Use as an Alternative to a Credit Card

If you need funds to pay for an unexpected bill before your payday, you can use a line of credit. It's a more convenient option than a credit card. This makes a line of credit a comparatively affordable borrowing option for those already struggling on a tight budget. You can save money on interest by choosing a line of credit over a credit card on certain occasions. With the flexible repayment option that most lines of credit lenders provide, you can repay the borrowed cash with ease and get continuous access to funds whenever needed.

Don't use for Paying off a Mortgage

Using a personal line of credit is not an appropriate option to pay off your mortgage, especially when your line of credit is an unsecured one with a lower credit limit. Mortgages are usually of large amounts, and using up a more significant share of your line of credit for them could put your financial situation in trouble. If you're not happy with your current mortgage terms, you could choose to refinance your mortgage instead of using your line of credit.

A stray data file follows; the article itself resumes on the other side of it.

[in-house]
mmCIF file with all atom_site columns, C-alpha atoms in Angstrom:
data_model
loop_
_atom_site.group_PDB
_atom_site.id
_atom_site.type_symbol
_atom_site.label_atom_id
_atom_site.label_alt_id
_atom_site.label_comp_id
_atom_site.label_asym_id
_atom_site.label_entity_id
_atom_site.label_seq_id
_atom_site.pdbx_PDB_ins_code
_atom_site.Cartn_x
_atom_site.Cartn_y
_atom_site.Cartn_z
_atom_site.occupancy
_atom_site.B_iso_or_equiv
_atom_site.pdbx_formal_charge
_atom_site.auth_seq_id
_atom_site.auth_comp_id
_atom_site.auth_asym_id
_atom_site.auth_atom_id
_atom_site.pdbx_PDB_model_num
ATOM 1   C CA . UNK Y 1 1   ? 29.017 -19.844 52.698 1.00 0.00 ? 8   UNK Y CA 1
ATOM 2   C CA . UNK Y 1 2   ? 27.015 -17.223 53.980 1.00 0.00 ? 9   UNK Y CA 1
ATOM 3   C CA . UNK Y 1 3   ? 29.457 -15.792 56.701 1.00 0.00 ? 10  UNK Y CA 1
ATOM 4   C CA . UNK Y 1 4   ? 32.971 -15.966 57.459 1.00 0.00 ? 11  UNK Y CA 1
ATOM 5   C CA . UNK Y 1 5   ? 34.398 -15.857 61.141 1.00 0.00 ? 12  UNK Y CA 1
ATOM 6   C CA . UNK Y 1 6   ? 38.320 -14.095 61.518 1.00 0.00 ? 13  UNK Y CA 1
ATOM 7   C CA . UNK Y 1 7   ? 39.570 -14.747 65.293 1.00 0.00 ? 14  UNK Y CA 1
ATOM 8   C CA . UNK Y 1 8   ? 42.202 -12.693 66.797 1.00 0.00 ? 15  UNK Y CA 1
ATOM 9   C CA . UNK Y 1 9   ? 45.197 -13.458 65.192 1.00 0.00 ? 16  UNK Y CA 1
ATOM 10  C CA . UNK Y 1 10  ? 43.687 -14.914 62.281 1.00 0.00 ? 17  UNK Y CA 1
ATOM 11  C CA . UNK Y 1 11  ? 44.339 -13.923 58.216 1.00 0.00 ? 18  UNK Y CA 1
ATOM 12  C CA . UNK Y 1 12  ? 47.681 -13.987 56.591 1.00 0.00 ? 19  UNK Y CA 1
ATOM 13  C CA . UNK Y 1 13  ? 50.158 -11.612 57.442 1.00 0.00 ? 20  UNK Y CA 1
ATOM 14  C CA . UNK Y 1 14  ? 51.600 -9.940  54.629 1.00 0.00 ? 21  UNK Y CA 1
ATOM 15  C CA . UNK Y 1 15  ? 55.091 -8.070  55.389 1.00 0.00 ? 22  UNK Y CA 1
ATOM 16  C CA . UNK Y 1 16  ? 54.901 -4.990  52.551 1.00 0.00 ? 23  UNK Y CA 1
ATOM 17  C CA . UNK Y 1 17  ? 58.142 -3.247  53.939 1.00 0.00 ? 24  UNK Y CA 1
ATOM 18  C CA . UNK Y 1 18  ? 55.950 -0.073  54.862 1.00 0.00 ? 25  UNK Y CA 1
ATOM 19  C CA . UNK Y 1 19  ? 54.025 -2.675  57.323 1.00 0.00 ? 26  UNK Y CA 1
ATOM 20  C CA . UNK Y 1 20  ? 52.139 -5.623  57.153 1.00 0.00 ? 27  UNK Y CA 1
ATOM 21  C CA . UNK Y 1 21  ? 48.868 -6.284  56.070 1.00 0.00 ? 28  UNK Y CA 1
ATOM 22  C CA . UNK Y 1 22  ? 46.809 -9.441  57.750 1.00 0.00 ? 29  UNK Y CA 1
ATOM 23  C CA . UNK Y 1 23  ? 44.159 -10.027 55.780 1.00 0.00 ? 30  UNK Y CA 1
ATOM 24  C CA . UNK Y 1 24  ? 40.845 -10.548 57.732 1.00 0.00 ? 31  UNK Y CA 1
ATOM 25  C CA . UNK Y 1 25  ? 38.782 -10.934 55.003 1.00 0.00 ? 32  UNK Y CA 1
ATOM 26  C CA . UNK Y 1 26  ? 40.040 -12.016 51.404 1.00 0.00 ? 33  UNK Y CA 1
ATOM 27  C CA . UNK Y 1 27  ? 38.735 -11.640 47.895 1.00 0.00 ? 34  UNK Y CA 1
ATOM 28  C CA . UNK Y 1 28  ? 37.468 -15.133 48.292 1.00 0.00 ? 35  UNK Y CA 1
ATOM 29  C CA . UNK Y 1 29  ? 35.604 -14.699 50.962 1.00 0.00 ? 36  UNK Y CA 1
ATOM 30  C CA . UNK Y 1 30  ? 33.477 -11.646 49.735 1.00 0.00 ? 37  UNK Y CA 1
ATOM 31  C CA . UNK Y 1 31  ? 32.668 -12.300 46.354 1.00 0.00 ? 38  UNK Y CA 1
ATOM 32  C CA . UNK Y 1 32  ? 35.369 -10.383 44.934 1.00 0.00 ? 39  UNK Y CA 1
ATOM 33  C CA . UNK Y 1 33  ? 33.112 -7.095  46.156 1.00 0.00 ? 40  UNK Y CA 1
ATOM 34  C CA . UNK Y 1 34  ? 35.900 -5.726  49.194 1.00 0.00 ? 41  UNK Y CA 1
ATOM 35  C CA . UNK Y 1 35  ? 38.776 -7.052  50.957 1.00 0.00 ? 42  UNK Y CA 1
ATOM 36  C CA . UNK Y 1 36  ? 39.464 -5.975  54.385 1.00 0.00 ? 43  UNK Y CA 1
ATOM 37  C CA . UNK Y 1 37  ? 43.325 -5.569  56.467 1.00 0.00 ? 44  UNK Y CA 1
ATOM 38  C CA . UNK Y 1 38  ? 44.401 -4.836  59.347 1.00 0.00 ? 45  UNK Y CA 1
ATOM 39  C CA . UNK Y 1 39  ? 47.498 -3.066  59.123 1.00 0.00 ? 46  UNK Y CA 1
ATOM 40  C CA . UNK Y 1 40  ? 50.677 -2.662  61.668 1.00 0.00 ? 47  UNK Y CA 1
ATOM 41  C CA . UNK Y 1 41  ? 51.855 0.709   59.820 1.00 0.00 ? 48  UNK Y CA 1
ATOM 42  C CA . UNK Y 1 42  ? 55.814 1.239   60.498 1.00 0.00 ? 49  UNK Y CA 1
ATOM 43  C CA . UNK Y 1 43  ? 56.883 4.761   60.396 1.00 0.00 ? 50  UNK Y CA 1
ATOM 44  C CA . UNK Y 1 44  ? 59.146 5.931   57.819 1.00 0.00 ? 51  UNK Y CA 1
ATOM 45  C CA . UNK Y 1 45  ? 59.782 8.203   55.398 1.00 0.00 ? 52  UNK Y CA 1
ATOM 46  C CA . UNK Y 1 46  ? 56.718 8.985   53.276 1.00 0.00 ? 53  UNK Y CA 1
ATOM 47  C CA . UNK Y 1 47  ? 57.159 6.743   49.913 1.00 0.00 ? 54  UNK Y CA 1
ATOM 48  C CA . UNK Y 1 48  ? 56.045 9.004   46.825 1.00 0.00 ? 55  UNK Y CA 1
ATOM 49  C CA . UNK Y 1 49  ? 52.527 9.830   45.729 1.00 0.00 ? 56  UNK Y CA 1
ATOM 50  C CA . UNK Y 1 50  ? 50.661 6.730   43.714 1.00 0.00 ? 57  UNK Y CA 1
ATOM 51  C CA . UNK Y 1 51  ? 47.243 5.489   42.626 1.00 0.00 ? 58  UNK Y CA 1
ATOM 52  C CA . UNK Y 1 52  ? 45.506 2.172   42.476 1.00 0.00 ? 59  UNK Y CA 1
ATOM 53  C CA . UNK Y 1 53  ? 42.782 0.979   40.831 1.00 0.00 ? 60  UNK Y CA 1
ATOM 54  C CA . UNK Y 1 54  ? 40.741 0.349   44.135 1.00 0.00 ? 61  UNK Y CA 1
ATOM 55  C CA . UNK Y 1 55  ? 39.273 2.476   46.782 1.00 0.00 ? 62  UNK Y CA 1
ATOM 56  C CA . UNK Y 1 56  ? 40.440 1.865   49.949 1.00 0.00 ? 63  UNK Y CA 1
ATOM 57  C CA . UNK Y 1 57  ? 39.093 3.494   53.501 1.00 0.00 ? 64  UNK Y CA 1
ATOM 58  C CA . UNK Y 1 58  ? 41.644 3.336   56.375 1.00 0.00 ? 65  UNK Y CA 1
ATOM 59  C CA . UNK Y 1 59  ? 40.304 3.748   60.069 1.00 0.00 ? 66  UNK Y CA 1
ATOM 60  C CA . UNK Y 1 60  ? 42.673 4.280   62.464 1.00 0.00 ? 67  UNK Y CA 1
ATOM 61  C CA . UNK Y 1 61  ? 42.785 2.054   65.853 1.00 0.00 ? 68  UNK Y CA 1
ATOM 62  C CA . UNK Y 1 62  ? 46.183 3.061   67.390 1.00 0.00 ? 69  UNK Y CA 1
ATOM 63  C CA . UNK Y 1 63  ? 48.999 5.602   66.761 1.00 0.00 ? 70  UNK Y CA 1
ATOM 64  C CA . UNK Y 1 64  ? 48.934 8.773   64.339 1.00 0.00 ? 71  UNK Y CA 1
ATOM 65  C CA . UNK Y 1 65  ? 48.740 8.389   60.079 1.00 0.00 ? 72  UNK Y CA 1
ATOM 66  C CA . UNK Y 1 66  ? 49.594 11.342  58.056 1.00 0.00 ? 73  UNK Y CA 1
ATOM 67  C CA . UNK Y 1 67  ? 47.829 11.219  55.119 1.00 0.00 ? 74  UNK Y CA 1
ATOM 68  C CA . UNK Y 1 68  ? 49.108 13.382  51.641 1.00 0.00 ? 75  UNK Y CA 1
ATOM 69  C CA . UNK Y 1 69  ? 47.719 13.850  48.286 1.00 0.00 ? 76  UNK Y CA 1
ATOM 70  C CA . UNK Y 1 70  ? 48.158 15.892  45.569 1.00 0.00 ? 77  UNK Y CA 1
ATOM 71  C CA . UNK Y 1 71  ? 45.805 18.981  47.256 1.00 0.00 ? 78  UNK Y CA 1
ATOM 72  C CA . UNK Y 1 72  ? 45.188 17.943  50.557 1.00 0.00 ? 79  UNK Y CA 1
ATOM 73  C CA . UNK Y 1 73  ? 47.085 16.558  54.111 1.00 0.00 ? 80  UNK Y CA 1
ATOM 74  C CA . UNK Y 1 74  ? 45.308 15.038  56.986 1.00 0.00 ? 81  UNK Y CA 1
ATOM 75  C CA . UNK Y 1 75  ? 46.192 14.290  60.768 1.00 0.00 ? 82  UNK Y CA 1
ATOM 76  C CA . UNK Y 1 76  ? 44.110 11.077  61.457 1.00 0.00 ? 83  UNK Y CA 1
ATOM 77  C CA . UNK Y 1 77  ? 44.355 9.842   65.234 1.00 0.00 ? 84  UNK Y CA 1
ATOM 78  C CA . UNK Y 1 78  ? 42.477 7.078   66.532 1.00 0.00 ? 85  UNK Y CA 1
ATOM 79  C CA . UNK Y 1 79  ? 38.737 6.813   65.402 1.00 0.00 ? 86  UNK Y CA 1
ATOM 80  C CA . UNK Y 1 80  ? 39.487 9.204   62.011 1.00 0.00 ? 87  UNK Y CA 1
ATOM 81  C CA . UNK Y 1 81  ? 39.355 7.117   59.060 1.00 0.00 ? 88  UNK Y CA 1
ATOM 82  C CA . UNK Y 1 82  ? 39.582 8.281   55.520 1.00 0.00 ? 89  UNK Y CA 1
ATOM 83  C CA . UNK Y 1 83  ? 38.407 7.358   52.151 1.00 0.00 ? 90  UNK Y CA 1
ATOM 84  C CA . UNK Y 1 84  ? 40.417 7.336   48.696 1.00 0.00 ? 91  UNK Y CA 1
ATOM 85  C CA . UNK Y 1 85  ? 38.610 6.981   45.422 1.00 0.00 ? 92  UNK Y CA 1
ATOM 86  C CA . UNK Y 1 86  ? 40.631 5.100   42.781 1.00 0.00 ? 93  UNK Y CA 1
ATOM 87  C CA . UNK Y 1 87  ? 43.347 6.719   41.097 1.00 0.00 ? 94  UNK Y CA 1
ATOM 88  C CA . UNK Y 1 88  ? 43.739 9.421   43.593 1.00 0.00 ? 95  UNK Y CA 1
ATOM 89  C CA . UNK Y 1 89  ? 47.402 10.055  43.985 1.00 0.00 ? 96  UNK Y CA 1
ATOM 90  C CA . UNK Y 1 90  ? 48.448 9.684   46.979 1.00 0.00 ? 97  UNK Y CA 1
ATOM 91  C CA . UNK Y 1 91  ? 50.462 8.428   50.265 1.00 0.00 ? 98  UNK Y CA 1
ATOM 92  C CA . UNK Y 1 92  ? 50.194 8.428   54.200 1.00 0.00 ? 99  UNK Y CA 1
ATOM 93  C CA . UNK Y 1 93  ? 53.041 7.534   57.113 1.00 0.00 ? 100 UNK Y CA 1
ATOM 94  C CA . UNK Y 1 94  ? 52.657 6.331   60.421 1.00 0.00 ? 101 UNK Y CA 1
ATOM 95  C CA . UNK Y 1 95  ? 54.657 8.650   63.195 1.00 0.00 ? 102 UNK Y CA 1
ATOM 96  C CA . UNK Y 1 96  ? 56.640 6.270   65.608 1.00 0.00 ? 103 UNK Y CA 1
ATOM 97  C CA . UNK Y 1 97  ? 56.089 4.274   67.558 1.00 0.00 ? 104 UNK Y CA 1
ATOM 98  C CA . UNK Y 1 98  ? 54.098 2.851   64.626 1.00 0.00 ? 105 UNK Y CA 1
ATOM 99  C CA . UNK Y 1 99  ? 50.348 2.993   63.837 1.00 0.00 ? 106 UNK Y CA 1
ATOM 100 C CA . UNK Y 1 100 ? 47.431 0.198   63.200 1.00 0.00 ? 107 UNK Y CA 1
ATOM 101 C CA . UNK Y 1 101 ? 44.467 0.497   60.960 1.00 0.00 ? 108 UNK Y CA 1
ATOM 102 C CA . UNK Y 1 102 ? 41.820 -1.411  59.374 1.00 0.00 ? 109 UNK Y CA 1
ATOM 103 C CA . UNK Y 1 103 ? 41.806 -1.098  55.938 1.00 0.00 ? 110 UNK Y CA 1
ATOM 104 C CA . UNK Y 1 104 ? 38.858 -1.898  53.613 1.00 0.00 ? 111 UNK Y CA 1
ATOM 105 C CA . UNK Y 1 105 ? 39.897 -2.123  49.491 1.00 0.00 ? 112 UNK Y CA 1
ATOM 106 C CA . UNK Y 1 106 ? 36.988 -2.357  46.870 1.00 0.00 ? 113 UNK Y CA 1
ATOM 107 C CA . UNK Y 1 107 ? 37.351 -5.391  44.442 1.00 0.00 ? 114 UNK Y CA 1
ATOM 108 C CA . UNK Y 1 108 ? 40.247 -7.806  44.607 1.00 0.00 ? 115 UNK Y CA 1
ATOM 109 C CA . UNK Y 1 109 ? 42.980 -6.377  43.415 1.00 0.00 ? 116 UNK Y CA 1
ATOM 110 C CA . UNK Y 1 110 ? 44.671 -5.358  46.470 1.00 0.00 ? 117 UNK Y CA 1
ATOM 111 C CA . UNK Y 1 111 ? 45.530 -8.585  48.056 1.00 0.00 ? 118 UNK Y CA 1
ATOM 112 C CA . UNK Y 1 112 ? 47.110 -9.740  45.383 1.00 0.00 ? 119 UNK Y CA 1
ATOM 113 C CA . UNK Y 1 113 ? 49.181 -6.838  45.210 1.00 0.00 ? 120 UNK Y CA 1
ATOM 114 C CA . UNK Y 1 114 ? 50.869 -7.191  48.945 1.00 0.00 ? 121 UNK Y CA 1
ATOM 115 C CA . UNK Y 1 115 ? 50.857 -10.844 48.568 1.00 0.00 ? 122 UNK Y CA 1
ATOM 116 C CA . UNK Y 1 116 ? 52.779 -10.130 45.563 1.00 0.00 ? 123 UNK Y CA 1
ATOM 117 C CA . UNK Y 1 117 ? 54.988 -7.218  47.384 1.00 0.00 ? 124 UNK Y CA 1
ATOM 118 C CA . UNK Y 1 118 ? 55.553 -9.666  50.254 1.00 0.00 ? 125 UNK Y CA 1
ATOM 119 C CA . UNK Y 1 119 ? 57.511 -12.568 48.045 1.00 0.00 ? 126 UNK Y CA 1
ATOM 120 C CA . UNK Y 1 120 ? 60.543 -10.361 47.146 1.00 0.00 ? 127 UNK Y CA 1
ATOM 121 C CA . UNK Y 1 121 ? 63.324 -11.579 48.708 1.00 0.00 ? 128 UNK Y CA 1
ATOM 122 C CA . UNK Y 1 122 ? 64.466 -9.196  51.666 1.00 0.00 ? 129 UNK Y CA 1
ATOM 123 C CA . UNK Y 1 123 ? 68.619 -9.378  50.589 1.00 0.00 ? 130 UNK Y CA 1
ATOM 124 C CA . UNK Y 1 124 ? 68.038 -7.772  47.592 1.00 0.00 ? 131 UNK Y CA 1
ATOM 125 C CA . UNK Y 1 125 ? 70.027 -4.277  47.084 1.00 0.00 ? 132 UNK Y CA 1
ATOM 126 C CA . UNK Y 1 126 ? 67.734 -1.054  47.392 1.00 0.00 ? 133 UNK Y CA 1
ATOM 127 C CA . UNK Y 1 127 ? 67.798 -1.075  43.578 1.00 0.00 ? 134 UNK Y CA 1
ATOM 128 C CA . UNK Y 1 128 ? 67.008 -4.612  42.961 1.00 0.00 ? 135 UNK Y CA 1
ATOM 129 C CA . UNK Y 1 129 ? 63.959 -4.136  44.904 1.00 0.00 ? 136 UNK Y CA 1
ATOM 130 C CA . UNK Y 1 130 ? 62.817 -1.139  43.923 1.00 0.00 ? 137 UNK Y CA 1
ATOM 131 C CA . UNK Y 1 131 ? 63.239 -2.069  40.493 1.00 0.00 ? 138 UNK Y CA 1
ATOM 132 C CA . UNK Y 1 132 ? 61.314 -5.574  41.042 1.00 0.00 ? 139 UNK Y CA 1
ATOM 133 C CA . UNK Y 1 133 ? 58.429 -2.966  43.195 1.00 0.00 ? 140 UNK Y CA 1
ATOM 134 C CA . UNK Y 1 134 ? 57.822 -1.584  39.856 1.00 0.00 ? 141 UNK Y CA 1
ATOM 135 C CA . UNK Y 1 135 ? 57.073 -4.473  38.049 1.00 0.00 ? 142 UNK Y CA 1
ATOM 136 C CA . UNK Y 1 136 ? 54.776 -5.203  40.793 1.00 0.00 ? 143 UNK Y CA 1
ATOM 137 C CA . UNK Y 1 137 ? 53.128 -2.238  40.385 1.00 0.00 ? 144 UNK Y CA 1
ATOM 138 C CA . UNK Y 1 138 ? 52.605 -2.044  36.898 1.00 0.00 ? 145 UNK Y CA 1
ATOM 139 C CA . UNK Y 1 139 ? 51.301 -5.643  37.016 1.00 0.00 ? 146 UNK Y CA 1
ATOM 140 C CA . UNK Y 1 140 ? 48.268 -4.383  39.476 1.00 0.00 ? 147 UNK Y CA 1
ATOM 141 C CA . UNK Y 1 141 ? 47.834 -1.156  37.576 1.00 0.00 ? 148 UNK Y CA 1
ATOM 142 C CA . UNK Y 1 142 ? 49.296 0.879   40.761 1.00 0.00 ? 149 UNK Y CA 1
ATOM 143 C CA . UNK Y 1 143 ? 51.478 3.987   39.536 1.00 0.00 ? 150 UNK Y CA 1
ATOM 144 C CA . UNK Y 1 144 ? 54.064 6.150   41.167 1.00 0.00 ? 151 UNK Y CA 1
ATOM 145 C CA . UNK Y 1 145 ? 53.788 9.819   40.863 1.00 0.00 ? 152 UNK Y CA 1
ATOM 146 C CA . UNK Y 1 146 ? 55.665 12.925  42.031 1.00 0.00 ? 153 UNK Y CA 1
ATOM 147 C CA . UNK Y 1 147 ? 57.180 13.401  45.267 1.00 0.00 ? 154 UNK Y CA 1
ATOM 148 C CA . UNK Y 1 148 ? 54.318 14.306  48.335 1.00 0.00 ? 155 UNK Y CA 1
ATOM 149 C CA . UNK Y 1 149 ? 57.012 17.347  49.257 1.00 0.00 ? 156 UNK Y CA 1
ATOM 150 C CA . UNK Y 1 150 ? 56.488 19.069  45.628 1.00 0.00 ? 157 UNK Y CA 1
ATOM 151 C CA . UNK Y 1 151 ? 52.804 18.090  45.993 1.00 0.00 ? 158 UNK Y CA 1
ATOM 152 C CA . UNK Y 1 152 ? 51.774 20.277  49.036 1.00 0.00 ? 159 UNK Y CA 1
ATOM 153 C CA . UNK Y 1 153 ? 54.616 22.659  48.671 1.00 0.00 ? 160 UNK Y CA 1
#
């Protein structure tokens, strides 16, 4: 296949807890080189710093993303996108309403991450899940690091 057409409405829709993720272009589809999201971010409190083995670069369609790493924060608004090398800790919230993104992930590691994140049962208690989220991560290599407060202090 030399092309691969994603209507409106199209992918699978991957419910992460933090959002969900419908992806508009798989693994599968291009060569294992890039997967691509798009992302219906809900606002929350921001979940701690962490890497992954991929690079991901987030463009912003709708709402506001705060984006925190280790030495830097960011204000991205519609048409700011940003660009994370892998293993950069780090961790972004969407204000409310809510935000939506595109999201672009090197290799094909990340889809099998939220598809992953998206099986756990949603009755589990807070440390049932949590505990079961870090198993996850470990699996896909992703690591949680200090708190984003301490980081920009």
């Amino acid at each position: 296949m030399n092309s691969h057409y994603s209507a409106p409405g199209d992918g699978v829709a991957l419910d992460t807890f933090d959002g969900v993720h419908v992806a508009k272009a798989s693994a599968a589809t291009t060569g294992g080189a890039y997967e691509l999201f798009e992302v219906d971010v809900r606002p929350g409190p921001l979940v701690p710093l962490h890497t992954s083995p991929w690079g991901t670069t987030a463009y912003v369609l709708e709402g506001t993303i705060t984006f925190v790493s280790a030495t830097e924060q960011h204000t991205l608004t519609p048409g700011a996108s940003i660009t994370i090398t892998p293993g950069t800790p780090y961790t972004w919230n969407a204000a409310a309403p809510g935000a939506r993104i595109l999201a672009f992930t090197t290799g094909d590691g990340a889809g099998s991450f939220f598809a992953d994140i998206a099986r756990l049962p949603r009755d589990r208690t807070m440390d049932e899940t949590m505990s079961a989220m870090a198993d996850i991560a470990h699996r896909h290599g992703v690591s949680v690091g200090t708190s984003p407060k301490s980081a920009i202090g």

Avoid Making Down Payments

Withdrawing funds from your line of credit to make a down payment may not be approved by your mortgage lenders. Your mortgage lender checks your debt-to-income ratio to determine your ability to make your mortgage payments. Using funds from your credit line would increase your debt while your income remains constant. An increase in the debt-to-income ratio indicates you as a risky borrower. Hence, avoid using your line of credit to make down payments.

CASH 1 offers a personal line of credit with minimum requirements. If you get approved, you can easily borrow funds whenever you are short on funds. You need to know when is a good time to use your credit line and rely on other available sources of funds. Adopting these tips and using your line of credit wisely can keep you from being strapped for cash.